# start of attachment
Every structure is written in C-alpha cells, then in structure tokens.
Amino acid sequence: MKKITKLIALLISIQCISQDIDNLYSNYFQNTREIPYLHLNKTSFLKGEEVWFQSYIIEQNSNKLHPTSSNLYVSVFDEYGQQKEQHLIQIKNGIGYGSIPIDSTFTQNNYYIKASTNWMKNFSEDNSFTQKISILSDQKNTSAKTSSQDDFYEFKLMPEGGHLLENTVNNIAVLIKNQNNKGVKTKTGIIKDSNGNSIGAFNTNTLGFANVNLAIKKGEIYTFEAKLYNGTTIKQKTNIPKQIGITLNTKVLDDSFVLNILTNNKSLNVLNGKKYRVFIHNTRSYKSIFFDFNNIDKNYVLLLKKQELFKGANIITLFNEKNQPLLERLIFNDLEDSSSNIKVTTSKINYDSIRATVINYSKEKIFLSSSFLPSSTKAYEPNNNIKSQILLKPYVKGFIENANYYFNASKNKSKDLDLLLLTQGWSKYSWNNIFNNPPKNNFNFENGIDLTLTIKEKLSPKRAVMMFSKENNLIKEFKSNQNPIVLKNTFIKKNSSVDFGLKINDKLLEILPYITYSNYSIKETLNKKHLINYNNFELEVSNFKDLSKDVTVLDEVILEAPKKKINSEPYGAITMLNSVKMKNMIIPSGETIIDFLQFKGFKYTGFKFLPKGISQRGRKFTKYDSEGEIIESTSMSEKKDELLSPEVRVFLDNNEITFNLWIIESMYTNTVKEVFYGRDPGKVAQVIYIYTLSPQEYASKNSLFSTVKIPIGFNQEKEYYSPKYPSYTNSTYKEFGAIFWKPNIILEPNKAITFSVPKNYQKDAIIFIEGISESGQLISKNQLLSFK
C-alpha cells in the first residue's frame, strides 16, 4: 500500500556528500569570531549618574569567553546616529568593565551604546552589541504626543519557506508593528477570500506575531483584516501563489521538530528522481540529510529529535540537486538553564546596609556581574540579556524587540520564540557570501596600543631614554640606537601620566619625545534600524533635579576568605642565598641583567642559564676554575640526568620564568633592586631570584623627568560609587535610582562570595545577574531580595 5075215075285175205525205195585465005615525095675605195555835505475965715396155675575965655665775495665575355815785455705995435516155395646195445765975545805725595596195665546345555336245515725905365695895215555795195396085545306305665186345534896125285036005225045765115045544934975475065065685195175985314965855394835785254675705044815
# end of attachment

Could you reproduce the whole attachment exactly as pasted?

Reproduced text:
Every structure is written in C-alpha cells, then in structure tokens.
Amino acid sequence: MKKITKLIALLISIQCISQDIDNLYSNYFQNTREIPYLHLNKTSFLKGEEVWFQSYIIEQNSNKLHPTSSNLYVSVFDEYGQQKEQHLIQIKNGIGYGSIPIDSTFTQNNYYIKASTNWMKNFSEDNSFTQKISILSDQKNTSAKTSSQDDFYEFKLMPEGGHLLENTVNNIAVLIKNQNNKGVKTKTGIIKDSNGNSIGAFNTNTLGFANVNLAIKKGEIYTFEAKLYNGTTIKQKTNIPKQIGITLNTKVLDDSFVLNILTNNKSLNVLNGKKYRVFIHNTRSYKSIFFDFNNIDKNYVLLLKKQELFKGANIITLFNEKNQPLLERLIFNDLEDSSSNIKVTTSKINYDSIRATVINYSKEKIFLSSSFLPSSTKAYEPNNNIKSQILLKPYVKGFIENANYYFNASKNKSKDLDLLLLTQGWSKYSWNNIFNNPPKNNFNFENGIDLTLTIKEKLSPKRAVMMFSKENNLIKEFKSNQNPIVLKNTFIKKNSSVDFGLKINDKLLEILPYITYSNYSIKETLNKKHLINYNNFELEVSNFKDLSKDVTVLDEVILEAPKKKINSEPYGAITMLNSVKMKNMIIPSGETIIDFLQFKGFKYTGFKFLPKGISQRGRKFTKYDSEGEIIESTSMSEKKDELLSPEVRVFLDNNEITFNLWIIESMYTNTVKEVFYGRDPGKVAQVIYIYTLSPQEYASKNSLFSTVKIPIGFNQEKEYYSPKYPSYTNSTYKEFGAIFWKPNIILEPNKAITFSVPKNYQKDAIIFIEGISESGQLISKNQLLSFK
C-alpha cells in the first residue's frame, strides 16, 4: 500500500556528500569570531549618574569567553546616529568593565551604546552589541504626543519557506508593528477570500506575531483584516501563489521538530528522481540529510529529535540537486538553564546596609556581574540579556524587540520564540557570501596600543631614554640606537601620566619625545534600524533635579576568605642565598641583567642559564676554575640526568620564568633592586631570584623627568560609587535610582562570595545577574531580595 5075215075285175205525205195585465005615525095675605195555835505475965715396155675575965655665775495665575355815785455705995435516155395646195445765975545805725595596195665546345555336245515725905365695895215555795195396085545306305665186345534896125285036005225045765115045544934975475065065685195175985314965855394835785254675705044815